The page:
Tenure Means Teachers Remain, Regardless of Talent

Owen Megura, Staff Writer

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   Teachers are essential for a student’s learning, future, and character. Therefore, why should a good teacher be transferred to another school due to their lack of tenure, while a bad teacher gets to stay?

   The reason why some teachers in the San Diego Unified School District are being transferred to different schools is because the enrollment at their current school is decreasing. According to English Teacher Aaron Pores, teachers aren’t being laid off but rather being excessed, which is the process of moving a teacher from one school to another due to changes in student enrollment. The teachers still keep their jobs within the district but undergo a time in which they wait for another school’s availability. As a result, that teacher is transferred to a school that has rising enrollment. Pores further explained the reason why teachers are being excessed: “Right now, we are losing around four teachers because our district is not allowing the Choice program to have students from different neighborhoods opt into Standley Middle School or UC High,” explained Pores. The teachers who will be excesses will be the least senior and therefore not protected by tenure, with creates a nearly permanent position.

   The idea of seniority emphasizes the protection of teachers from unreasonable layoffs. If there was an absence of tenure, teachers might get lay off or excessed due to grievances amongst staff members, including administration. History Teacher Elizabeth Frohoff believes that teachers shouldn’t be excessed based on seniority. “I understand why it’s there, I just think it’s kind of an archaic system that doesn’t really protect all of the teachers that should be worth protecting,” Frohoff stated. She continued, “Even if you are a good teacher who’s only been teaching for five years, you are the first out the door instead of a teacher who has been teaching for 10 years and has students that don’t really learn.” If teachers cannot fulfill their jobs by helping students learn, then why should they have the right to stay? Therefore, it is important to examine a teacher based on their impact on a student’s learning rather than years of teaching.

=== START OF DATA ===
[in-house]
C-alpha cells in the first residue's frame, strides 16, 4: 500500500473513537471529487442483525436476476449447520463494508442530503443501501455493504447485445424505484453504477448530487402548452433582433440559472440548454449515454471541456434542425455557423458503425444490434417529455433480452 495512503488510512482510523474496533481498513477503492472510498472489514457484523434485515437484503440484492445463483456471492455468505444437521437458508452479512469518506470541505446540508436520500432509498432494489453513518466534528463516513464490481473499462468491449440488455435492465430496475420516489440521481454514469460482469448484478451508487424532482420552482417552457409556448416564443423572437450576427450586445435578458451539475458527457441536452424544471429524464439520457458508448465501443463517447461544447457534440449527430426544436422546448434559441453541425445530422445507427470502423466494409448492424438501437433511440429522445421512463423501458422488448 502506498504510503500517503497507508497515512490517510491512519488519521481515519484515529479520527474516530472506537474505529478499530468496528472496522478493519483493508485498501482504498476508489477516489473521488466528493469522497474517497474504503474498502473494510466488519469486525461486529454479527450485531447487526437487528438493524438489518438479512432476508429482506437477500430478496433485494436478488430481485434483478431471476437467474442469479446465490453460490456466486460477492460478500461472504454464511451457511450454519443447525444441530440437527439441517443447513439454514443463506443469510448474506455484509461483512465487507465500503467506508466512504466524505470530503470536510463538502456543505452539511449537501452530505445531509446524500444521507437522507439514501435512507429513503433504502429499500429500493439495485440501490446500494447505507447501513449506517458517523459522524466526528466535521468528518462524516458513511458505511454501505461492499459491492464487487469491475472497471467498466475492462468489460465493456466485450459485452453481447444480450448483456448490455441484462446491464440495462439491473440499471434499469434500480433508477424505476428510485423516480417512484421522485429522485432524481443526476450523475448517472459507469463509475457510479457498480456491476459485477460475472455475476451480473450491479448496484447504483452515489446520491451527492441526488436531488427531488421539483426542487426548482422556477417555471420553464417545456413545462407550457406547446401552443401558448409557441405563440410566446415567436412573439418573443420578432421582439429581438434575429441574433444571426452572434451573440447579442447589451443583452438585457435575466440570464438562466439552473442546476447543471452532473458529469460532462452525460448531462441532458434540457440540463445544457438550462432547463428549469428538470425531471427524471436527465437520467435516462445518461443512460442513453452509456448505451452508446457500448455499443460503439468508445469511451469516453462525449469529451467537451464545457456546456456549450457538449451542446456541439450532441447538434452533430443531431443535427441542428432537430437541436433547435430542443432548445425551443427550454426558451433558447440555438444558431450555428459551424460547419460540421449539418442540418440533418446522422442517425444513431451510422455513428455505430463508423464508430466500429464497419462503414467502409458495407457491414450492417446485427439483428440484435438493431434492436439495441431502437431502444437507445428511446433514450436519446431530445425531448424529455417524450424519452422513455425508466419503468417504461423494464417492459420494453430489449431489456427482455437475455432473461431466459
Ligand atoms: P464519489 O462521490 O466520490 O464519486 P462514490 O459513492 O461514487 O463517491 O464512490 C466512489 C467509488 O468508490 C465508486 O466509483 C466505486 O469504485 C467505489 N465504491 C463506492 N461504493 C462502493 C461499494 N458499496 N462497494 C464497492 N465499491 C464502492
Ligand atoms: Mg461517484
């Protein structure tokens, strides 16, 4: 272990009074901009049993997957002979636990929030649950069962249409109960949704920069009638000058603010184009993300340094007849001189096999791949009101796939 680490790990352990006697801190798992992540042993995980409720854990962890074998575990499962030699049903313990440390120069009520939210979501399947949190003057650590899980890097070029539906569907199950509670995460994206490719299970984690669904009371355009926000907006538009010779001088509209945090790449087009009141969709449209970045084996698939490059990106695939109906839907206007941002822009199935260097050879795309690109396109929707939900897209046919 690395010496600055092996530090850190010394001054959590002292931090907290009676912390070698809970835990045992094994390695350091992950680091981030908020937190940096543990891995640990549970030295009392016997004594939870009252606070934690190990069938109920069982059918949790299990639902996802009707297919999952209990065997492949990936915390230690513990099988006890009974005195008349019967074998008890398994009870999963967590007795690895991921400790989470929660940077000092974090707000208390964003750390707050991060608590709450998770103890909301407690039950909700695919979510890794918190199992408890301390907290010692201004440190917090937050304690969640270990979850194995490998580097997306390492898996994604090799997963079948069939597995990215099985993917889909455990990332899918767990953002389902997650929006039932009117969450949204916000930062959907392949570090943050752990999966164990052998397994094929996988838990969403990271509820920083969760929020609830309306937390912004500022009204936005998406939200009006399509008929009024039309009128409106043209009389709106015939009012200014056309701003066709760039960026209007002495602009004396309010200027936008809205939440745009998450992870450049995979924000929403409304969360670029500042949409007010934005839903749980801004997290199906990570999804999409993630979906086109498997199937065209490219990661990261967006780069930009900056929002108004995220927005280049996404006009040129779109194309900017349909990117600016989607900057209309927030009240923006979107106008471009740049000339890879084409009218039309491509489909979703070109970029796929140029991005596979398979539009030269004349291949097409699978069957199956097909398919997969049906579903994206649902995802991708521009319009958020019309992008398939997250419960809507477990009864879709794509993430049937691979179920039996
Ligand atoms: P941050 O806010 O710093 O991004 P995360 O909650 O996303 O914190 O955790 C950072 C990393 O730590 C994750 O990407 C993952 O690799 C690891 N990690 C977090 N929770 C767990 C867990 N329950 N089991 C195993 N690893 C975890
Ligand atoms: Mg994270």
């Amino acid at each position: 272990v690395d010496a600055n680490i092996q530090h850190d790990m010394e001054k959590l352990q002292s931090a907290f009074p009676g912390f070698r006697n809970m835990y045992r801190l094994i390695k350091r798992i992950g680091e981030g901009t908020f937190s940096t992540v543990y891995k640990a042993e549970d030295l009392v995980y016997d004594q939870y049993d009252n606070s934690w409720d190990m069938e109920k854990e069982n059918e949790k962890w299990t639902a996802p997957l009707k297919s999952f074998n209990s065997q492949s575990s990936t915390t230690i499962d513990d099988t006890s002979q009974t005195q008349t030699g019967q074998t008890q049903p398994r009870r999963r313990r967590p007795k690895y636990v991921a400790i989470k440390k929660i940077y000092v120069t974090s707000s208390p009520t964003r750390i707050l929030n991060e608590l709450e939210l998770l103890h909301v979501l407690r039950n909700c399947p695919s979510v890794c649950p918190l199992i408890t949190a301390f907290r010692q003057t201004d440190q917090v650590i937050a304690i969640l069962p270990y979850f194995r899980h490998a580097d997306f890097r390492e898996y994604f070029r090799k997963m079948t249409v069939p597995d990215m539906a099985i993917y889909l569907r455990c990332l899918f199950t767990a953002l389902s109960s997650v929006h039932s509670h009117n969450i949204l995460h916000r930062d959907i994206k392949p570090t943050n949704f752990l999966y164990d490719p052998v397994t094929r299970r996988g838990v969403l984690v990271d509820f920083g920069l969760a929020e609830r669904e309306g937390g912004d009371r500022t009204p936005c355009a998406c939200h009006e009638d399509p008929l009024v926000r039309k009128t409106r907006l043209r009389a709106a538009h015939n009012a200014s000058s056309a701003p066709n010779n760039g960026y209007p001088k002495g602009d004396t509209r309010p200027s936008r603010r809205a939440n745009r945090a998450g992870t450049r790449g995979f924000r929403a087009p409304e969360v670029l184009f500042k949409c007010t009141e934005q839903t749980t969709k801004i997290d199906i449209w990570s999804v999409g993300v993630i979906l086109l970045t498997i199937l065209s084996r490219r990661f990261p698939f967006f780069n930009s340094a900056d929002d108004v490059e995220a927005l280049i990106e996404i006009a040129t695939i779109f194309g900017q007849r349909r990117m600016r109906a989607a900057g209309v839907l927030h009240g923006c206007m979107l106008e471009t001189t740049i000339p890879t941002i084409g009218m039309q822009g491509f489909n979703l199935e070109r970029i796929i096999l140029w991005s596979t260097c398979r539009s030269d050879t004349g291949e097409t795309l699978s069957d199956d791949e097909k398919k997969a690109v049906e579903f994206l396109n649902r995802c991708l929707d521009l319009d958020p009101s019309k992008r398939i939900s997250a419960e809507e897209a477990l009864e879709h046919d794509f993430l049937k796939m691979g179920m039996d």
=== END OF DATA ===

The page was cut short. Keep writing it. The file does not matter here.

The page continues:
Unfortunately, the seniority rule provides teachers with tenure. Teachers who have less seniority, as well as those who haven’t obtained tenure, are often under very stressful situations in hopes of keeping their positions at their schools. Frohoff believes that some teachers genuinely take their job less seriously once they become tenured. “I definitely feel like once you get tenured, some teachers don’t have to try anymore, because it’s hard for the school to get rid of them,” said Frohoff.

    “For younger teachers, they work really hard to show their skills and may still work hard after they get tenured, but there’s definitely a level of relief when teachers don’t need to follow the rules as closely.” The teachers that are given tenure still need to maintain their teaching habits for the student’s sake, and if that isn’t the case, then the teachers with a shorter history of hard work and student appreciation need to be recognized as the better choice for the school.

   There are many complications when it comes to firing a teacher who isn’t beneficial to students and their futures. According to Pores, the process of firing a bad teacher is a lot more difficult than it seems. “The principal documents what it was that the teacher was doing and then puts the teacher onto an improvement plan, and then they can receive coaching from a better teacher or agree to attend some special staff development courses,” Pores stated. “The principal needs to follow up and see if the teacher has actually improved compared to what they had previously done.” There needs to be simpler measures to discipline or remove teachers who don’t teach the students, because the main focus should be on the students’ futures.

   According to Time Magazine, firing a low-performance teacher takes a long time, costs a lot of money and involves the Union, School Board, principal, and judicial system. The process also costs the Union legal fees that could amount to thousands of dollars. However, the positive impact on students that a less seasoned but more effective teacher can have far outweighs the complicated process of excessing a less effective teacher. Therefore, to ensure the better-performing teacher a job, tenure granted from seniority must not decide which teacher should become excessed (time.com).

   Therefore, the categorization of teachers based on seniority is wrong. The teacher should be judged based on their impact on students and teaching abilities. A less experienced teacher should still be able to pass his or her enthusiasm to their students without the thought of having to move. Though it may be costly to fire a teacher incapable of teaching, it’s certainly important to both the students and the excellent teachers who want to stay at the schools where they are appreciated and valued.

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